At our October 24th board meeting, our Board of Education, on behalf of Harrison County Schools, was very pleased to present “Partner in Education” plaques to the Cynthiana Police Department and the Cynthiana Fire Department. Harrison County Schools is very fortunate to have an outstanding working relationship with the first responders of Cynthiana.  The Cynthiana Police Department, under the leadership of Chief Ray Johnson, and the Cynthiana Fire Department, under the leadership of Chief Jay Sanders, continually go the extra mile in providing excellent care for the students of Harrison County.  The Police Department continues to provide, excellent support during ball games, graduation, and in various times of need.  The Fire Department has provided excellent building inspections over the years to ensure the safety of our students, plus they have been there to offer support during graduation ceremonies and facility emergencies. These two organizations sponsor contests for our elementary students, and they visit our elementary schools on Career Days and other times throughout the school year educating our students on safety, and informing them on how to respond in emergency situations. In September, Harrison County was paralyzed by a gunman.  Both Chief Johnson and Chief Sanders kept our school system informed throughout the day, so Mr. Dotson and his team could make the best decisions possible to insure the safety of our students. A great big “thank you” goes out to both departments for their continued support of Harrison County Schools.  

October 27, 2017

This week at our board meeting we had a fantastic presentation by some of our FFA students. Our board members also shared many student accomplishments through our Good News portion of the agenda. This happens frequently at our board meetings, and we truly enjoy seeing firsthand the great things going on in our schools! We never cease to be amazed at all the tremendous achievements occurring with our students. Harrison County Schools have outstanding students taught, encouraged, and supported by outstanding staff. From classroom instruction and involvement in extracurricular clubs, to sports, our students are reaching new heights. Our excellent staff instills a desire for children to not only succeed, but to outperform and surpass expectations. I want to personally extend my gratitude to all of you for what you do each and every day. No matter the shaky ground we’ve been standing on recently regarding our pension future, you continue to provide a rock-solid foundation to our students. It’s to be admired, and it’s definitely appreciated!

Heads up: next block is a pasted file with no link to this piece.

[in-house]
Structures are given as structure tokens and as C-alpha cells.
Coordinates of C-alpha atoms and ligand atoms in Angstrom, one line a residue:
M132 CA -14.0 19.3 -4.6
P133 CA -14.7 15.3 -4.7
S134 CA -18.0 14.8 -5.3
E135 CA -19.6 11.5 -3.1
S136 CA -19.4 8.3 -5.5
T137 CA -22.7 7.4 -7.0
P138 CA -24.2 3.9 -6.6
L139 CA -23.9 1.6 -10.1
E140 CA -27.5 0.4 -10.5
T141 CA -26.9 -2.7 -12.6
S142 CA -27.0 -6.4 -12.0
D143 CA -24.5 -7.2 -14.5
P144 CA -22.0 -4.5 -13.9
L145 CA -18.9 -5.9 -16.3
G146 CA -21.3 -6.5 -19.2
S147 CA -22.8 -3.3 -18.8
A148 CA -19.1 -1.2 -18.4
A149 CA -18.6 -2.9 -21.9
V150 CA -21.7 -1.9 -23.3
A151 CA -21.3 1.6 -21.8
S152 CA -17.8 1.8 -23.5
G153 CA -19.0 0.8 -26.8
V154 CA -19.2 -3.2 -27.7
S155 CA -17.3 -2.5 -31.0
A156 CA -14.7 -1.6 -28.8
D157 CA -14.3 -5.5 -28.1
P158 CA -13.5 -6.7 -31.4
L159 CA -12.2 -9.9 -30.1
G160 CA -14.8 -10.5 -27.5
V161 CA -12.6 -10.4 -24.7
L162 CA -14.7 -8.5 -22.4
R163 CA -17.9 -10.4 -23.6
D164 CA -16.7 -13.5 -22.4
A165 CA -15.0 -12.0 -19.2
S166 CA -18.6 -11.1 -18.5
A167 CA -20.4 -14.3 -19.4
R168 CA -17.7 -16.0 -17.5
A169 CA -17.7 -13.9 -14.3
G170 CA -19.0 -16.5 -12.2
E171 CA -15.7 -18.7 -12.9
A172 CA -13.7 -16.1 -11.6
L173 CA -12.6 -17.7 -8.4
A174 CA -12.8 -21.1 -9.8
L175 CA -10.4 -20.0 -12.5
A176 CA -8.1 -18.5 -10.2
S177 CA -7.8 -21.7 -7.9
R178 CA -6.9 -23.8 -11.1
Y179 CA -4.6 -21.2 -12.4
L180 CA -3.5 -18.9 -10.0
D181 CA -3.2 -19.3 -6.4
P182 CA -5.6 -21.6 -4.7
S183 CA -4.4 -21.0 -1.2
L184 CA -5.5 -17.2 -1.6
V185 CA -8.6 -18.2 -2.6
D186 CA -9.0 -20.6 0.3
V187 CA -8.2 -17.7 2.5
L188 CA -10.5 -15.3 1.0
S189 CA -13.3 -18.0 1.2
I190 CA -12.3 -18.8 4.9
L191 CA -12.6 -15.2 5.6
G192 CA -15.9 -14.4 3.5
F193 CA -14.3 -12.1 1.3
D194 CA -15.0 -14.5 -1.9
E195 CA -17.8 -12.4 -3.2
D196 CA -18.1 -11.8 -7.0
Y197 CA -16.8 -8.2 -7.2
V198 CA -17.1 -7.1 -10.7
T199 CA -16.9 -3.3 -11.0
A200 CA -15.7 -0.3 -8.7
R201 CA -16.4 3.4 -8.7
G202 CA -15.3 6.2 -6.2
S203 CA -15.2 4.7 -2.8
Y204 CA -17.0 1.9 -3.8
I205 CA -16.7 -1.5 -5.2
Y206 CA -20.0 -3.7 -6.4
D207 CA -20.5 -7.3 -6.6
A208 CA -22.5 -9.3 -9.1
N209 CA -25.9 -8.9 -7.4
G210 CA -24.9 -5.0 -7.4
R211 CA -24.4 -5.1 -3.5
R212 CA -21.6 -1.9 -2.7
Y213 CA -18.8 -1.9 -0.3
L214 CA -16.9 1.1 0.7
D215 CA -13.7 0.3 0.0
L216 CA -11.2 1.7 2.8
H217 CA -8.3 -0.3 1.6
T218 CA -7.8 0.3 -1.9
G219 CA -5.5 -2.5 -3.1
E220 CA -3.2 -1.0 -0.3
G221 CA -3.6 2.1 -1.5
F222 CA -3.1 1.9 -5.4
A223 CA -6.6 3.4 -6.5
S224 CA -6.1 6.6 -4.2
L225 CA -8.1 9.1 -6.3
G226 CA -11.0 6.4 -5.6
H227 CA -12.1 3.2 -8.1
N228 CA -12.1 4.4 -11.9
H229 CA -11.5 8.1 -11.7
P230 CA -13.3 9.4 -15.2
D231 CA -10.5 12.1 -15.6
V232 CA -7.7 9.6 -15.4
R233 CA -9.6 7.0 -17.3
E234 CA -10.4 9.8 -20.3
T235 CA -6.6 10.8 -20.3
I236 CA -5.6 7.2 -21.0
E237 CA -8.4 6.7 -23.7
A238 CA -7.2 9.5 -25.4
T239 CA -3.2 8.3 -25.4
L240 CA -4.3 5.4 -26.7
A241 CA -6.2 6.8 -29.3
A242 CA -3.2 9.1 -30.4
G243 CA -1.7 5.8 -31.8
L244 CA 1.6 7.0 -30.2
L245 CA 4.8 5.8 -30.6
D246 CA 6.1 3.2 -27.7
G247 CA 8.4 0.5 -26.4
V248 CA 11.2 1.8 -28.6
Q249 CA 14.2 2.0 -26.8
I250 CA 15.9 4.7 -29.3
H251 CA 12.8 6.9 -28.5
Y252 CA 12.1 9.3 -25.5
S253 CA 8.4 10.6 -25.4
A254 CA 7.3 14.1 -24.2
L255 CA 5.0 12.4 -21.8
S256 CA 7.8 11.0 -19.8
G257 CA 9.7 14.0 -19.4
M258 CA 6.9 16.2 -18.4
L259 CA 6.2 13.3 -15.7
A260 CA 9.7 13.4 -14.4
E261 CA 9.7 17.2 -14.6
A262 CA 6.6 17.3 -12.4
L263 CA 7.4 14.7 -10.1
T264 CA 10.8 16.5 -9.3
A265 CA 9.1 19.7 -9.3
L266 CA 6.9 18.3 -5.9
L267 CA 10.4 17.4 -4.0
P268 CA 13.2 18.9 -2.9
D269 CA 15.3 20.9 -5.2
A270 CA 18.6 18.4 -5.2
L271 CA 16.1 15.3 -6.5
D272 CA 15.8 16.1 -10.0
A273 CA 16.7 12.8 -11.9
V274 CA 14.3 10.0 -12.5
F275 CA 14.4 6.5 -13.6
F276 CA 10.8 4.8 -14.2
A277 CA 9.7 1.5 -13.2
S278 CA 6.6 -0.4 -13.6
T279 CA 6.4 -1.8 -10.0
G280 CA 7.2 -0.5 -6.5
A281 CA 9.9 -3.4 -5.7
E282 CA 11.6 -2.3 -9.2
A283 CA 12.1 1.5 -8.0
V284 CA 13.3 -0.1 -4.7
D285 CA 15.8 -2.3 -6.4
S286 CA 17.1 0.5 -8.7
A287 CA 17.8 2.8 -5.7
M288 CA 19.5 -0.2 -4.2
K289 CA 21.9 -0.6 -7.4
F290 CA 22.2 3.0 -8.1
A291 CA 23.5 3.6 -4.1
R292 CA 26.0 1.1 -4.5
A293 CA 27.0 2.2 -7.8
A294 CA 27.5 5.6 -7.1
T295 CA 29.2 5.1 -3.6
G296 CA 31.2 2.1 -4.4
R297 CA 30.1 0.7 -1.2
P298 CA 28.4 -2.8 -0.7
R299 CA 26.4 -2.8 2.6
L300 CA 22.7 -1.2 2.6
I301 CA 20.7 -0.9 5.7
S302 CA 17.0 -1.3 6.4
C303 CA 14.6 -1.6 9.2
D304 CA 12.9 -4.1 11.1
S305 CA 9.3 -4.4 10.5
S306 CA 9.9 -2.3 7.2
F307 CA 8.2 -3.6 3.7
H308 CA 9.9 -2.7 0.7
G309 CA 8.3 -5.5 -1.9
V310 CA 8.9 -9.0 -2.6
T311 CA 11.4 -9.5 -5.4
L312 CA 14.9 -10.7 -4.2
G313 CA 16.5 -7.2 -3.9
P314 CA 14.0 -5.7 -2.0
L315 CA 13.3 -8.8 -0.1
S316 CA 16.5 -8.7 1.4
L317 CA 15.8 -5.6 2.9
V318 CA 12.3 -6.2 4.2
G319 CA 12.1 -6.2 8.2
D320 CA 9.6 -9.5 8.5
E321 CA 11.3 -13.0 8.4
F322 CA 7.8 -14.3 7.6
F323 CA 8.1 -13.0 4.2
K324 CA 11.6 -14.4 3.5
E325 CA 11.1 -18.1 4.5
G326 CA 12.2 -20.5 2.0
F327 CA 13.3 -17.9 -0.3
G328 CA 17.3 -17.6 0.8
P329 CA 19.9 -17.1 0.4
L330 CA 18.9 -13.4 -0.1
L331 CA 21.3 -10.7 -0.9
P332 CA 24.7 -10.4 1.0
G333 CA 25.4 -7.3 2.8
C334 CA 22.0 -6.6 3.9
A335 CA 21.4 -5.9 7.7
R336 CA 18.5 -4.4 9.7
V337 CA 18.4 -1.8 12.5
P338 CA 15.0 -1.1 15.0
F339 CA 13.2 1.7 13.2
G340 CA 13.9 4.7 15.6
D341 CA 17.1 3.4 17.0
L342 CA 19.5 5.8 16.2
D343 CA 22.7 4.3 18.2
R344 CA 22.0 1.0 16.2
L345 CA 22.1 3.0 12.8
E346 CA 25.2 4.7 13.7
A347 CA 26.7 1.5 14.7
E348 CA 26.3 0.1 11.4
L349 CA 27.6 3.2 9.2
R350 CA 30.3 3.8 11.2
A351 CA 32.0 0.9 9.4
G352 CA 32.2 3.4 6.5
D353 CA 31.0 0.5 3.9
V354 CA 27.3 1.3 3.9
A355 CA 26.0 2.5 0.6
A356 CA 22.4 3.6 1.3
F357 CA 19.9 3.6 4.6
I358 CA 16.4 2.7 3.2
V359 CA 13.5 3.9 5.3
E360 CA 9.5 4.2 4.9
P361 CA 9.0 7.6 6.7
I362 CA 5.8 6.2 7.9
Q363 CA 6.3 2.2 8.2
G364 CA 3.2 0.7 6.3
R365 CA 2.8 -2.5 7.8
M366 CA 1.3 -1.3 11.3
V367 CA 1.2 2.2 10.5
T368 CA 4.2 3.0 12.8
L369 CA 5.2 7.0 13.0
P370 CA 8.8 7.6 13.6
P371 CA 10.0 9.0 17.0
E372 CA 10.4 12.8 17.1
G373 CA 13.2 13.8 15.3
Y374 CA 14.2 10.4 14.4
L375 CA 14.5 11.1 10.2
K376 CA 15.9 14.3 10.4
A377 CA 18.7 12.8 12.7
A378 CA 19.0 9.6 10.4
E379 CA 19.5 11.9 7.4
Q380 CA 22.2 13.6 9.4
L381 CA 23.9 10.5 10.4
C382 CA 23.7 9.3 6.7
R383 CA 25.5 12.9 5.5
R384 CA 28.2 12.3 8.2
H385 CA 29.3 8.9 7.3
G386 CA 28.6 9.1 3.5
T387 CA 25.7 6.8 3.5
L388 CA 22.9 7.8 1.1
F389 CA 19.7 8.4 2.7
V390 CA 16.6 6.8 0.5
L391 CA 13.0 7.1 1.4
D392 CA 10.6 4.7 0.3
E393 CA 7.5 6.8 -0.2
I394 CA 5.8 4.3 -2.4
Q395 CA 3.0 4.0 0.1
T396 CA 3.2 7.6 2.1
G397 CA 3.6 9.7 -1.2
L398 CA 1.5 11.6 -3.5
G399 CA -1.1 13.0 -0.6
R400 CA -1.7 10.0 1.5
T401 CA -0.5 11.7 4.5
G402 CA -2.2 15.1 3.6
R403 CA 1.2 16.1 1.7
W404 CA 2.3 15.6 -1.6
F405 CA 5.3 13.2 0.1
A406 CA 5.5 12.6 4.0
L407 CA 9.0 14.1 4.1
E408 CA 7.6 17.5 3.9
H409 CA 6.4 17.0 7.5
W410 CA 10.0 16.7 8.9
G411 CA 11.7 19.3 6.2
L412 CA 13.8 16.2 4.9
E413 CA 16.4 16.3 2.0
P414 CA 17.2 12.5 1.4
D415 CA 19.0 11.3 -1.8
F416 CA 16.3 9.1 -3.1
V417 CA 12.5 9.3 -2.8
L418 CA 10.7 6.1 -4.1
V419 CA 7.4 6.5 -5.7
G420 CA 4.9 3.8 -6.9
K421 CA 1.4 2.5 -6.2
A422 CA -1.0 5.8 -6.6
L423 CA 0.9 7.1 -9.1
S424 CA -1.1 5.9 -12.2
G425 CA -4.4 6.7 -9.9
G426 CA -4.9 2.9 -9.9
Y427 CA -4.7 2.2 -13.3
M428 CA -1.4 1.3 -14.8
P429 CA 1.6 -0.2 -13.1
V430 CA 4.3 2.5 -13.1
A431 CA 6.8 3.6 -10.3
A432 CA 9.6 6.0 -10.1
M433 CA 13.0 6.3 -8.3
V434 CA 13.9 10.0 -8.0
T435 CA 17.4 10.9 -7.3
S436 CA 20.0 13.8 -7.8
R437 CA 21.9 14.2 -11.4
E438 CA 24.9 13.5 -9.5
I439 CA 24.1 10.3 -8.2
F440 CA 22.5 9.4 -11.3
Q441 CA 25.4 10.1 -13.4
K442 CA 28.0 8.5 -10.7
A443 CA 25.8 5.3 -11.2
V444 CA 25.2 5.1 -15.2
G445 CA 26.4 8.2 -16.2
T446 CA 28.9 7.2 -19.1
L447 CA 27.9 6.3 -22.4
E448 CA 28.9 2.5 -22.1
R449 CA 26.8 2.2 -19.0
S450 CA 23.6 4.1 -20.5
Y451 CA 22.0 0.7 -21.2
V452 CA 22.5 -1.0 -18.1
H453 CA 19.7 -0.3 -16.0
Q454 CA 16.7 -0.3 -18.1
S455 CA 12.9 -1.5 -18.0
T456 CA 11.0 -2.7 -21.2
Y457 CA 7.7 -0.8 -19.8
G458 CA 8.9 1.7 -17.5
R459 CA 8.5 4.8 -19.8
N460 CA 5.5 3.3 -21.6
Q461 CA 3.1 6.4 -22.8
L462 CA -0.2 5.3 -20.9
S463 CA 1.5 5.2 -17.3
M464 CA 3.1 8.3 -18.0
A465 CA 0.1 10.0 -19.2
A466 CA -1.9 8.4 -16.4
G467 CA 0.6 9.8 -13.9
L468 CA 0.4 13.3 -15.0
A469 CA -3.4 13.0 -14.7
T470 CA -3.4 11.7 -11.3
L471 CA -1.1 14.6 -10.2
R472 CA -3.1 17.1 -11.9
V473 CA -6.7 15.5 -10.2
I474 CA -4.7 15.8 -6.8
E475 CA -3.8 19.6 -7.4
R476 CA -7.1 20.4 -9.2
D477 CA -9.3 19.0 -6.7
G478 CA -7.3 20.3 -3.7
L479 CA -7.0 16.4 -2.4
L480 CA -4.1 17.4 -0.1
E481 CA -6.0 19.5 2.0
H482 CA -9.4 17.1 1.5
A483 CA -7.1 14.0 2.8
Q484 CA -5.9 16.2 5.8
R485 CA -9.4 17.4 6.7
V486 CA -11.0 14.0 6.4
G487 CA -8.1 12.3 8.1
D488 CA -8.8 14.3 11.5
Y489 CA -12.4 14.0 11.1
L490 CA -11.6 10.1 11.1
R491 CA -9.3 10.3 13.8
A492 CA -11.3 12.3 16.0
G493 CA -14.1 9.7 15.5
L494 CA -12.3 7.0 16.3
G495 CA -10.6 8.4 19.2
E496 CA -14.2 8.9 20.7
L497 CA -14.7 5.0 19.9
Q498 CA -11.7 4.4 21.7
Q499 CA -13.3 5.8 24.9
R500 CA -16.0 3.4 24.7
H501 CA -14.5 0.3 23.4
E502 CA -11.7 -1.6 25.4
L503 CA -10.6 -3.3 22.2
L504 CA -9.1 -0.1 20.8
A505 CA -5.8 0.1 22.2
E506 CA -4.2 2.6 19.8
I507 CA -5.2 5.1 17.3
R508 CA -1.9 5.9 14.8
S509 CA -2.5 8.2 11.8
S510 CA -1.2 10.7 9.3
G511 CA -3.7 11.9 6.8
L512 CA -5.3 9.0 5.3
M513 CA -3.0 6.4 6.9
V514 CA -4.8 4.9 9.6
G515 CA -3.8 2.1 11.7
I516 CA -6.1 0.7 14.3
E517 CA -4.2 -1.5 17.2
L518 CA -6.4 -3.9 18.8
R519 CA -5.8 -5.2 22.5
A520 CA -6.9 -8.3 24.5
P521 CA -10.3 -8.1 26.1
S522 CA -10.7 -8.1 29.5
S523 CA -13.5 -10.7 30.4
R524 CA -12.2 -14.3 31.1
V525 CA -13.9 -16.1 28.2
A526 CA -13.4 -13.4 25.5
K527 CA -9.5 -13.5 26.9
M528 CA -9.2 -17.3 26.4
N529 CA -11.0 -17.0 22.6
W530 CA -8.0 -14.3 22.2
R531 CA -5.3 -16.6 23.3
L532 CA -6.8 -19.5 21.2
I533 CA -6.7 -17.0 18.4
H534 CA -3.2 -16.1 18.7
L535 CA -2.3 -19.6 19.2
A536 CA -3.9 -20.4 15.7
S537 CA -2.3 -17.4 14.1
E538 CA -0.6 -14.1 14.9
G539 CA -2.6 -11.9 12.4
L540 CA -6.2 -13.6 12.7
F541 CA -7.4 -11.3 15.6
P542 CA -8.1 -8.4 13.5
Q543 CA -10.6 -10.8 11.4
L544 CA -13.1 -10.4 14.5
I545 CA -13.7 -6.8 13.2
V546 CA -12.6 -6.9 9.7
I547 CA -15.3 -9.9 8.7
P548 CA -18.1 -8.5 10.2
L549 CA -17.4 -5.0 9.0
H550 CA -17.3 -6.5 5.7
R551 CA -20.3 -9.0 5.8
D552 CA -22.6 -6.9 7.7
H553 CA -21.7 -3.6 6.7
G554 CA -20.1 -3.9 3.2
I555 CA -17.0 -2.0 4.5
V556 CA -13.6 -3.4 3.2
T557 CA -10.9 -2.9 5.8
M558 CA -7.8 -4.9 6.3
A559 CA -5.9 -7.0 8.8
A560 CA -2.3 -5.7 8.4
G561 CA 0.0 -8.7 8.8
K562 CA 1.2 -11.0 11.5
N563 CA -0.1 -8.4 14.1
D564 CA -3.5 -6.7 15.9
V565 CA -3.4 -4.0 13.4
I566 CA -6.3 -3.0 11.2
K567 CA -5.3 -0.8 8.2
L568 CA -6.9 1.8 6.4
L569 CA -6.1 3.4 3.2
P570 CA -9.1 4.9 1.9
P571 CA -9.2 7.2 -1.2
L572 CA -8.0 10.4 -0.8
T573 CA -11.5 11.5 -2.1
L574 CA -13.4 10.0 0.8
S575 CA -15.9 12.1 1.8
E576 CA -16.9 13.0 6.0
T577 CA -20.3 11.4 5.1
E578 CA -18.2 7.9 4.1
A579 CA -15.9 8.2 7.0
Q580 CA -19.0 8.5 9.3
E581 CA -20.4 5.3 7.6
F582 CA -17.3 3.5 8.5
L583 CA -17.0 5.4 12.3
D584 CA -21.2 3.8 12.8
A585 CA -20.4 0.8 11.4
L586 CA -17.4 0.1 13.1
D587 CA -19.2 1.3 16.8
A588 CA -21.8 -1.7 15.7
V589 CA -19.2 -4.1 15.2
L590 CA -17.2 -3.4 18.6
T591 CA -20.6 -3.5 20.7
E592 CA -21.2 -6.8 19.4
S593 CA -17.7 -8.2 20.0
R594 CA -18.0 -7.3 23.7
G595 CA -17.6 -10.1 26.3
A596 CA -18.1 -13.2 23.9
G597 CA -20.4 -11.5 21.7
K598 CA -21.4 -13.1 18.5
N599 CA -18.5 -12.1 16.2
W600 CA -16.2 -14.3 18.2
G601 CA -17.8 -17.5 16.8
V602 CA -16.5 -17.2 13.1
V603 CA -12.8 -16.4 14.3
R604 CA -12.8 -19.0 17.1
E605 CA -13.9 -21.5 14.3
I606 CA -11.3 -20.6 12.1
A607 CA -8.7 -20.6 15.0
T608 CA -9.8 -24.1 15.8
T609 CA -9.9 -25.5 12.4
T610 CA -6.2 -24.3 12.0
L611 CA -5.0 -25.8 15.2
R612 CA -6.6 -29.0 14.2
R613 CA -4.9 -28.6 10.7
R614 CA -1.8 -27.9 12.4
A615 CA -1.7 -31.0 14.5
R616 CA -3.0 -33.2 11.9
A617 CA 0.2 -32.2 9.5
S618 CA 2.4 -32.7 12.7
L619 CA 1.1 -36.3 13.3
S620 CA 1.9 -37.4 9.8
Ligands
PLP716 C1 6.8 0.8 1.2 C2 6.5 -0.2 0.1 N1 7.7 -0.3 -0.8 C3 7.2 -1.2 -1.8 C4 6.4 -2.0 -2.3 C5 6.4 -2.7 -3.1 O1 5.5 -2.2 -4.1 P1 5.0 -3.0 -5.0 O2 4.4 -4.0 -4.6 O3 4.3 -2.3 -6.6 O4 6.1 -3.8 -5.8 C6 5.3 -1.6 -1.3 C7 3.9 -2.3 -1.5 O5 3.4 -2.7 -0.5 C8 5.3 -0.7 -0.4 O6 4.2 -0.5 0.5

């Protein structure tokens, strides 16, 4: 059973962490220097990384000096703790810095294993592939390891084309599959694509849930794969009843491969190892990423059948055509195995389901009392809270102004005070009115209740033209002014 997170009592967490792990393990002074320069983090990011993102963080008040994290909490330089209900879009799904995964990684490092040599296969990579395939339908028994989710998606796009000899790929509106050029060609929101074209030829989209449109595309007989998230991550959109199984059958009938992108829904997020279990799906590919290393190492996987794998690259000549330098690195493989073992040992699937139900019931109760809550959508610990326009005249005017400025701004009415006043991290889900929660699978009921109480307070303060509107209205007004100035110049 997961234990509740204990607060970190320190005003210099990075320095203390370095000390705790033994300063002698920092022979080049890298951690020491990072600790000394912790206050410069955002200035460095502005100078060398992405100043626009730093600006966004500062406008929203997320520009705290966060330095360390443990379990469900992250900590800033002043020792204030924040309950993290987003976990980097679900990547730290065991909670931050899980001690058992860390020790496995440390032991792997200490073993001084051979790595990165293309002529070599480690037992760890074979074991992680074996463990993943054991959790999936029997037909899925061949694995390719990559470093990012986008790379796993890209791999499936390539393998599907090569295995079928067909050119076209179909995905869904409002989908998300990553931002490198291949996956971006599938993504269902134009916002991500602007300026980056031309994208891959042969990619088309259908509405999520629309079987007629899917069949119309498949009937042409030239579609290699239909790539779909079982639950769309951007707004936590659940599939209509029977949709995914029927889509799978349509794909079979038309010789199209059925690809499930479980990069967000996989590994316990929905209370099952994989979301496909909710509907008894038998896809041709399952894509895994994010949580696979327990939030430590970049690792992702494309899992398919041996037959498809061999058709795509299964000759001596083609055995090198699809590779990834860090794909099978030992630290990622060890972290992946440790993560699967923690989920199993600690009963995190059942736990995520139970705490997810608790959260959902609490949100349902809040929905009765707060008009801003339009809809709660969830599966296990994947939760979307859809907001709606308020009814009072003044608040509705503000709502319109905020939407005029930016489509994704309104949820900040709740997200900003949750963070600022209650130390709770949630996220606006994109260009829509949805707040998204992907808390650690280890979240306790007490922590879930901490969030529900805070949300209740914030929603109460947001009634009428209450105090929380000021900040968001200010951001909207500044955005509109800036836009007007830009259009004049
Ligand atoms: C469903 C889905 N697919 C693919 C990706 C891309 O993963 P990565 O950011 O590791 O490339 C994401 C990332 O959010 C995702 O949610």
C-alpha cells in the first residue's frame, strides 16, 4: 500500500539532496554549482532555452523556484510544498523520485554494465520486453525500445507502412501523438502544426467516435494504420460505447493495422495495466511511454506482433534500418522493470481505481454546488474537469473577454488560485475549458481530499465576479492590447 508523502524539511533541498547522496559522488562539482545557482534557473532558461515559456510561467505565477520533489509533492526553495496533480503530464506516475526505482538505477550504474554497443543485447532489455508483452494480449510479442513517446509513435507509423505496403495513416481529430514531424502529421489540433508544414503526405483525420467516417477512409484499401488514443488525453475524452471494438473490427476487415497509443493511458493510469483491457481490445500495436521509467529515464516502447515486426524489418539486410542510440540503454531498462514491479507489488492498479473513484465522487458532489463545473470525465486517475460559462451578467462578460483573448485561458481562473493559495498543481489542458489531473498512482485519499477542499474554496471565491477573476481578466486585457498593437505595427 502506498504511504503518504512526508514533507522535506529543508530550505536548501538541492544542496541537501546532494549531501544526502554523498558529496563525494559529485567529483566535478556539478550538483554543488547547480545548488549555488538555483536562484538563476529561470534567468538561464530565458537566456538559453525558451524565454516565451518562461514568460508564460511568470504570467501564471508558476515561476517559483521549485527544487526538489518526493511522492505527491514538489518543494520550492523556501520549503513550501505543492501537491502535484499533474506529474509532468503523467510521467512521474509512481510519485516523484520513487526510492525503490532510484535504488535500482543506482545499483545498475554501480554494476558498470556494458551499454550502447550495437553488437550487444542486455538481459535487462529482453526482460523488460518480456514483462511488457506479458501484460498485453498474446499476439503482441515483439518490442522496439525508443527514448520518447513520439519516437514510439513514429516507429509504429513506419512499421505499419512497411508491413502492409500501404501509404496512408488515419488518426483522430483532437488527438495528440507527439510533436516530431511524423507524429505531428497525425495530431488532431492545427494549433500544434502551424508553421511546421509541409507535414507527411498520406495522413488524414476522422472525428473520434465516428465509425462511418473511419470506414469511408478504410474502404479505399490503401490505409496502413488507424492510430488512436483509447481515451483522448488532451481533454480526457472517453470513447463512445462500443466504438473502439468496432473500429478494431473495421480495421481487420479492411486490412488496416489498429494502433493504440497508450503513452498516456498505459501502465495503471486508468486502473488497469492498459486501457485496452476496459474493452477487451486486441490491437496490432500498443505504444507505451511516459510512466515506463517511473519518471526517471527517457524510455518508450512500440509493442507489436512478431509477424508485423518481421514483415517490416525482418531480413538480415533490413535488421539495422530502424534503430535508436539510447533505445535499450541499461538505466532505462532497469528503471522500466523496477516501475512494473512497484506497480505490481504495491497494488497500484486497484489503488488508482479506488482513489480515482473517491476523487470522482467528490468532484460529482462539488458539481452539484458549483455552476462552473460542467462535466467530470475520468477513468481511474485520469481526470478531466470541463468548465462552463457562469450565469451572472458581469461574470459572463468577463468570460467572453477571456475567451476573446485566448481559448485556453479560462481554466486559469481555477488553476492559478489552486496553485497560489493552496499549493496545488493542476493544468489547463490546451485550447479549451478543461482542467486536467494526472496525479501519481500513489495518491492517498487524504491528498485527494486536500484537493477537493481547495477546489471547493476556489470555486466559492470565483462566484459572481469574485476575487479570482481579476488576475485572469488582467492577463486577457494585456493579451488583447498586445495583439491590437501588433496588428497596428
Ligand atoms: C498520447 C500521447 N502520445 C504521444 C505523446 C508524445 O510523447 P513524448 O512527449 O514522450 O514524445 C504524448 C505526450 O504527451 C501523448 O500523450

Our board meets the 4th Tuesday of each month, at 6:00 pm, here at Central Office. If the regularly scheduled meeting date needs to be changed, the meeting then becomes a “special” board meeting. The meetings are open to the public. The next two meetings of the year will be held on November 28th and December 19th. Everyone is welcome!

October 6, 2017

At the September 2017 board meeting, 3M Plant Manager, Eric Opland, was presented with a KentuckyColonel commission by State Representative Mark Hart. 3M has been a longtime supporter of Harrison County Schools. From the early days of overhead projector donations, to thousands of pounds of Post-It notes and Scotch tape donations, to grants for teachers and students, to projectors, and 3D computers, 3M has been a wonderful partner with Harrison County Schools.Just recently Eric Opland was instrumental in helping Harrison County Schools receive a $15,000 STEM grant to help us with the Governor’s initiative of emphasizing Early Childhood Education in our communities.

Also, at our last board meeting our Board Chair, Kristy Carey, presented a “Partner in Education” plaque to the Harrison County Sheriff’s Department. Harrison County’s Sheriff Department has been a longtime friend in supporting the students of Harrison County.They have completed hundreds of walk-throughs in our schools, helped develop safety plans, responded to emergencies, helped with crowd control at graduation and special events, and continue to review parts of the county to make sure areas are safe for our buses to run.The Sheriff’s Department communicates with Superintendent Dotson and Assistant SuperintendentCase on many matters that may be a concern for the students of Harrison County. Just recently, the DARE program has been reinstated in our elementary schools. Sheriff Shain Stephens has begun teaching the classes to our 5th grade students. This program will hopefully give our students another tool in their toolbox to help them understand the harmful effects of drug usage. A huge thank you goes out to Sheriff Stephens and his entire department for their help in making Harrison County Schools a safe “Model of Opportunity” for the students of our community.